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首页 » 经典英文小说 » Susan Proudleigh » CHAPTER II JONES CHANGES HIS MIND
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“The first thing we got to do is to find a place where we can get some good food,” said Jones, whose mind was just then centred upon practical matters.

There was an abundance of such places in the narrow streets in which they soon found themselves, but they were crowded with men and Susan hesitated about entering them. It seemed to both herself and Samuel that a very large portion of the house-space of Colon was devoted to bars, the doors of which stood wide open, thus allowing the passers-by to stare at will at those who sat inside industriously playing dominoes or cards, or drinking beer. Now that she was away from the house near the swamp, and amidst pedestrians whom she could hear talking English, Susan felt a little easier in mind. But she was painfully aware of her bodily weakness, caused by sea-sickness and lack of food. She was decidedly hungry.

In about ten minutes, in a narrow back street of not very prepossessing appearance, they came upon a building over the doors of whose lower storey was displayed this legend: “The Jamaican’s Heaven of Rest; Welcome all to Dine.” Heavens in which hot dinners were provided were particularly welcome to Susan and Samuel just then, and it was evident that this place was owned or looked after by some one from “home.” They gladly entered. The room was dark and not over-clean. Two long tables covered with greasy cloths, and a number of chairs, constituted all its furniture. At one end of it, to the right as you entered, was a small bar well stocked with liquors, of which Colon consumed an extraordinary quantity; at the other end was a door leading into a kitchen which could be plainly seen and smelt, and which appeared to be overcrowded with cooks and waitresses, all slatternly attired, and as greasy as they well could be. Seated around the tables, some eating, some waiting to be served, were a number of men. Susan was the only woman guest, so, of course, all the men in the room paused to have a good look at her as she and Samuel took their seats.

Lunch was quickly served, and Jones ordered some whisky, which he promptly drank. After a few minutes of rapid mastication, he looked about the room with an inquiring air, with the view of engaging in conversation with some communicative person. One man noticed his look, and saw that Samuel was a stranger. “Come this morning?” he asked.

“Yes,” said Jones quickly, “by the ship. This is a rainy place, eh? When you think the rain will stop?”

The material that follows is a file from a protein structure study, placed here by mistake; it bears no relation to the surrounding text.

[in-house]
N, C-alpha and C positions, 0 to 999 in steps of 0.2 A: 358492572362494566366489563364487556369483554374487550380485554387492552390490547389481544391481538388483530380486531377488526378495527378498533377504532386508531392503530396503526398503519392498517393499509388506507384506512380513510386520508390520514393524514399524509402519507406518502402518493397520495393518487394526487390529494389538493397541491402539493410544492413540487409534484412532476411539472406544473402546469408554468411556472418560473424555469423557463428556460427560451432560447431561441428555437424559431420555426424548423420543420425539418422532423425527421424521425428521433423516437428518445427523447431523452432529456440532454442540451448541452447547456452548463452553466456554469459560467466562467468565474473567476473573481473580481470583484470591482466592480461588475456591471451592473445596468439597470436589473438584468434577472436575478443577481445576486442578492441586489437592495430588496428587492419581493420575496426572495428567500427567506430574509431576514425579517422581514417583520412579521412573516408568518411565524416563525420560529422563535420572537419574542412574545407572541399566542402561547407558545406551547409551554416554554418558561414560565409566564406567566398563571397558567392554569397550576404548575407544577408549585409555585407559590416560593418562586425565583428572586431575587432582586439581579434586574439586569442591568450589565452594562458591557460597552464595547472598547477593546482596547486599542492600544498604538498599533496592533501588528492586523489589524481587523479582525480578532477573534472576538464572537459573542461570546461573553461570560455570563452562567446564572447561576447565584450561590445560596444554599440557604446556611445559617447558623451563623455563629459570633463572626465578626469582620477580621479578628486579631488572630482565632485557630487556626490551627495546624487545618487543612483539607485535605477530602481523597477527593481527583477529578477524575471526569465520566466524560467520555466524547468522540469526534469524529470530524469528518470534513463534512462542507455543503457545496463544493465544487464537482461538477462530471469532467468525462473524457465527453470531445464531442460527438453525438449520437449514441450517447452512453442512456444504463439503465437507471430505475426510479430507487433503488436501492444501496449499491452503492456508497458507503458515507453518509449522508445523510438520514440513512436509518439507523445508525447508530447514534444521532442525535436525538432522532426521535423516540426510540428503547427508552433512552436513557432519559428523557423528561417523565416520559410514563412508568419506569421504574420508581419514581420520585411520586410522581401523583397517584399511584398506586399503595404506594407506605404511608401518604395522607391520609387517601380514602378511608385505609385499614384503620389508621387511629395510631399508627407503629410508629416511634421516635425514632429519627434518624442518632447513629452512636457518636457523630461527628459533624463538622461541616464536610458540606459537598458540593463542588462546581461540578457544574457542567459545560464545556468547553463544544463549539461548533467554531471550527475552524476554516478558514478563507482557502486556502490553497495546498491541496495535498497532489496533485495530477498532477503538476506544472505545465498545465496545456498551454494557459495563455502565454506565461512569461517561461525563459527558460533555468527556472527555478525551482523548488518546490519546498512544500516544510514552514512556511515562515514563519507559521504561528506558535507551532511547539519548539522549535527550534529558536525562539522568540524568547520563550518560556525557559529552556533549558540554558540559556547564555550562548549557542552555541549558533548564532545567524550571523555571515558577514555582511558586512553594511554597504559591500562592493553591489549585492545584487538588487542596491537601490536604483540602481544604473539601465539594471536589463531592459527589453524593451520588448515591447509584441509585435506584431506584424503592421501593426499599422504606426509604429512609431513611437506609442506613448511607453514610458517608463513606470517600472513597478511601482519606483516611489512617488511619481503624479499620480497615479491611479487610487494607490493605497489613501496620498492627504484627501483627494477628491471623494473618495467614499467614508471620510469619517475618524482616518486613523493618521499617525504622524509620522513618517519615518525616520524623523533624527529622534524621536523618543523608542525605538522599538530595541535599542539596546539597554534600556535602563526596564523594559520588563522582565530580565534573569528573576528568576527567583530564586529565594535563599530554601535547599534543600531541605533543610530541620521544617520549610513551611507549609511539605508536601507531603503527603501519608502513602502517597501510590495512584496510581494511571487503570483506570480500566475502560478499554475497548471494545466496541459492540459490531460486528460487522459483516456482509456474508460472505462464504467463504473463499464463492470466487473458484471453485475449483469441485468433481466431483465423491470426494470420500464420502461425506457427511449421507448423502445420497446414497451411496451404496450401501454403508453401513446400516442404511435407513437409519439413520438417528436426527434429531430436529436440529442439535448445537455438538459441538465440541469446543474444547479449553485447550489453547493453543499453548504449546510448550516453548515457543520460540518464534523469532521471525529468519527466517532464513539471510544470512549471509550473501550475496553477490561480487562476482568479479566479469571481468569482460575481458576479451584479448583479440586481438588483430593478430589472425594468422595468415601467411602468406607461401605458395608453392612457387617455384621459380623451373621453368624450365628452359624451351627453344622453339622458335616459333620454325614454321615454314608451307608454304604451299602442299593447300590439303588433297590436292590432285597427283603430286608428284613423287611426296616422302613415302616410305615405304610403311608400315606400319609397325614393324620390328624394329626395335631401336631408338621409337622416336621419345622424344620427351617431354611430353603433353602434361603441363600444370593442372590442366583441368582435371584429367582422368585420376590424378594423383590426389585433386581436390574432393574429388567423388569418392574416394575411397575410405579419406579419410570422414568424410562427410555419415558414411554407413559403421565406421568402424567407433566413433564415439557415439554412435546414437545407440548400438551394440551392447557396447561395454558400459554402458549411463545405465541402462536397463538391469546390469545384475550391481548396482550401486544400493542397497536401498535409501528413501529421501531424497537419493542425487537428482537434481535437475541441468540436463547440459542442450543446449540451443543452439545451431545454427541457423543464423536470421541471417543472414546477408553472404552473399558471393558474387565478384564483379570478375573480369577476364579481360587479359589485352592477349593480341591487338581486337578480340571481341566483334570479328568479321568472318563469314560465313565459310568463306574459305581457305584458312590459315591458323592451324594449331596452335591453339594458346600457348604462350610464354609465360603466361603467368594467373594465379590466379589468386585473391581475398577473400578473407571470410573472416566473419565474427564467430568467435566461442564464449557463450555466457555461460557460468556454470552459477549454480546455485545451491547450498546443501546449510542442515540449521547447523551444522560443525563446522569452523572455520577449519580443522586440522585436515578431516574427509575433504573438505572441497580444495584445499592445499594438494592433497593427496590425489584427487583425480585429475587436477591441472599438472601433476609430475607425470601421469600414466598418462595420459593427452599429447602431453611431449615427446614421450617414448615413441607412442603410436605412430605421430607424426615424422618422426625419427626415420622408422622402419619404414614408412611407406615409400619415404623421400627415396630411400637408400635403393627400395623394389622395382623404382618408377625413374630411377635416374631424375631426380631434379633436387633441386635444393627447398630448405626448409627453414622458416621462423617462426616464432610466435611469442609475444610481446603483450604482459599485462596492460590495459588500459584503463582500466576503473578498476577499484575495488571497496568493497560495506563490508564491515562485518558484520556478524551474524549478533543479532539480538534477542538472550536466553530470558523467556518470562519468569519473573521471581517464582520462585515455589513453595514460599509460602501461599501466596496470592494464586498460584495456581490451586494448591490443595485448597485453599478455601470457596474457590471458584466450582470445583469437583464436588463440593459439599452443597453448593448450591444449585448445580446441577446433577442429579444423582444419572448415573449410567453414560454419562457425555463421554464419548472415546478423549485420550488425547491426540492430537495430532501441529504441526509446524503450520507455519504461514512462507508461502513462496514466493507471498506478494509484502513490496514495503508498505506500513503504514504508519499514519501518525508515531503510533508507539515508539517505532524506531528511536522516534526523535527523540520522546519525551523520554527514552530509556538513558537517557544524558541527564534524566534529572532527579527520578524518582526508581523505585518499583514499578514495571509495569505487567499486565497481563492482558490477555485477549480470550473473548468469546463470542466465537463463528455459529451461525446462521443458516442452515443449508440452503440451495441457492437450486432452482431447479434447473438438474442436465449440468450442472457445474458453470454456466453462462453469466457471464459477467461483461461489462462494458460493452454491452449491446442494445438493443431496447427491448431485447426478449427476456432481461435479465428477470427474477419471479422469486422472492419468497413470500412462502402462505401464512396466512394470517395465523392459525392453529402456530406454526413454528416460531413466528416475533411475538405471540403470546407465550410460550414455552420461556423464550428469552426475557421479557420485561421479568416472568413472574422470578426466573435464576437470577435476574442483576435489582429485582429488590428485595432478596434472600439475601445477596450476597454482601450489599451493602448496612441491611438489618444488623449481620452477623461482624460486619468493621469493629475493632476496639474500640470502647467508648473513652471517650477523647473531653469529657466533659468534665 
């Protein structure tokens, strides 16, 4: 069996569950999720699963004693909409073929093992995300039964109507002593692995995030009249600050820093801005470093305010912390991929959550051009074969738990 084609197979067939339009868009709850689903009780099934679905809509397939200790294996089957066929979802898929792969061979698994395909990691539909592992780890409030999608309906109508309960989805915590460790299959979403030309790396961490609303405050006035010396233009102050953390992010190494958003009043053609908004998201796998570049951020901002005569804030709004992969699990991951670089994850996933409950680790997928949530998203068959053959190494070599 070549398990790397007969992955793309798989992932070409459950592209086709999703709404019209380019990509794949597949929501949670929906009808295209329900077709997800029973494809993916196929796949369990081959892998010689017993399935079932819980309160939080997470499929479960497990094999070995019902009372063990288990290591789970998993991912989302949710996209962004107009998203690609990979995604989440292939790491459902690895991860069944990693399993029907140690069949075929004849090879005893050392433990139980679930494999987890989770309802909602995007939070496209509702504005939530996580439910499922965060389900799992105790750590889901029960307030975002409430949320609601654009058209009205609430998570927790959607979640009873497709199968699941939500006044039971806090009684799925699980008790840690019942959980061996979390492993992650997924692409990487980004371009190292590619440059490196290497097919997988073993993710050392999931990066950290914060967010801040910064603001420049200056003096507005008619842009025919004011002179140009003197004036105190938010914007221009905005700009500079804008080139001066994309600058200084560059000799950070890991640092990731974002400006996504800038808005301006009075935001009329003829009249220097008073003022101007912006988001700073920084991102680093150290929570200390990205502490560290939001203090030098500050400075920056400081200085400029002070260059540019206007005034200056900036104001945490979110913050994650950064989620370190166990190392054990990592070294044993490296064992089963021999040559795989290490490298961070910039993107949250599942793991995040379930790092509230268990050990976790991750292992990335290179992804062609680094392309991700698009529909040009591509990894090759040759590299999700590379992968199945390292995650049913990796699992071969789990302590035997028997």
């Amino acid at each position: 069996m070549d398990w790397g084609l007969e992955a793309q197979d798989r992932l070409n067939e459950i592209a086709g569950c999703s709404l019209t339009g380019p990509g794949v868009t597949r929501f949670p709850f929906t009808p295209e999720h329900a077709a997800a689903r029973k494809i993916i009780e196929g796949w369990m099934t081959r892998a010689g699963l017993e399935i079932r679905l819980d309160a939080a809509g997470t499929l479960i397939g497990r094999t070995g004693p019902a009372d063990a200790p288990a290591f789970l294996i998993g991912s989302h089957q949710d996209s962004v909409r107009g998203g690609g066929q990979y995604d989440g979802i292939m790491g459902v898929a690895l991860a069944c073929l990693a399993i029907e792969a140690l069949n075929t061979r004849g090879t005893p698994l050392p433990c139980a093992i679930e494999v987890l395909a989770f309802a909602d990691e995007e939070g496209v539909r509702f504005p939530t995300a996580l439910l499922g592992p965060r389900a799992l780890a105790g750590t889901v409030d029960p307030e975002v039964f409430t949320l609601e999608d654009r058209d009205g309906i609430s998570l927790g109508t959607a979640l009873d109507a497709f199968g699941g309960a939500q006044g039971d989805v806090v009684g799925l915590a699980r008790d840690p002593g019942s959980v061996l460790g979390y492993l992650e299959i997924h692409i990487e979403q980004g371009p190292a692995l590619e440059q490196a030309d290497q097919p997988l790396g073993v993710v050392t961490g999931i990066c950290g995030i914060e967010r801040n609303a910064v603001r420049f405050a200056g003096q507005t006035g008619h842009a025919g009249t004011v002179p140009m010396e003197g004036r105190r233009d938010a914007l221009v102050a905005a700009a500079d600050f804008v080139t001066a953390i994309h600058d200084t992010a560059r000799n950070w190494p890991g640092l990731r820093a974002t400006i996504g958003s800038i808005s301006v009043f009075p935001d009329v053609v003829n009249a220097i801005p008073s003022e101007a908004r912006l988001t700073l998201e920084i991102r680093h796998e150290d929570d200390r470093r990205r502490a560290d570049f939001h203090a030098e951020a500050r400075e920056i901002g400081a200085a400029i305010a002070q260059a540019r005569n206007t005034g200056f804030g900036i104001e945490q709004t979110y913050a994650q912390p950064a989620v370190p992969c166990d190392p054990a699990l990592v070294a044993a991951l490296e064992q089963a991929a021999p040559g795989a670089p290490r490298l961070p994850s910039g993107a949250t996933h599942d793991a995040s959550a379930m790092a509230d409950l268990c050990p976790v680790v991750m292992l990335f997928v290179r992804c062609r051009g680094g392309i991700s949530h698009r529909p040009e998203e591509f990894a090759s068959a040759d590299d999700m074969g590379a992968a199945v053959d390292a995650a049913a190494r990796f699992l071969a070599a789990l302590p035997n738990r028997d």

“About November,” the man answered.

“November! You makin’ fun! Why, man, this is only May!”

“Wait an’ see,” was the significant rejoinder. “When rain commence to come in dis country, it don’t know when to stop. How is Jamaica when you leave it?”

“Oh, pretty well,” replied Jones. “Dull as usual, an’ little cash. All that the people talkin’ about over there is the comet.”

As he mentioned the comet he remembered that he had undertaken to marry Susan before the dreaded 18th, when the earth would pass through the comet’s tail. He suddenly grew grave.

“This is a very serious time,” he observed. “In a few hours we may be all before our Maker.”

This remark, apparently apropos of nothing, astonished those who heard it. In Panama they were not accustomed to discuss the hereafter at lunch. Some of the men laughed; the man who had addressed him asked:

“You are a evangelistic preacher?”

“No,” said Jones; “of course not. But don’t y’u know that the comet is going to destroy the world?”

The other man shook his head doubtingly. “Who say so?” he asked.

“The newspaper,” Samuel answered, mentioning the only source of information he knew of.

“It can’t be the latest paper, then,” observed the other; “for the Star and Herald to-day have a telegram that say there is no reason for anybody to frighten: the comet is not goin’ to come near us.”

“Is that so?” exclaimed Samuel in a voice of profound relief. “Then we are all right! Sue, you hear?”

“Yes,” replied Susan, “but which newspaper is right?”

“The latest, of course; every day a newspaper learn something new.”

“That may be so,” said the stranger; “but I don’t depend on newspaper to tell me about the end of de world. I are satisfied to think that this world was lasting from Adam was a boy; an’ if it don’t get destroy by a comet all this time, it not likely to destroy now.”

This way of looking at the matter, coupled with the latest statement in the Isthmian journal, convinced Jones that no danger to his existence was to be apprehended from the comet. He was so delighted to learn that the comet was innocuous that he did not pursue the conversation, but quickly finished his lunch, eager now to explore Colon and to begin that gay manner of living to which he had looked forward with such expectation for weeks. He paid the bill and he and Susan left the eating-house. They had not gone ten yards when Jones heard his name called by some one behind him.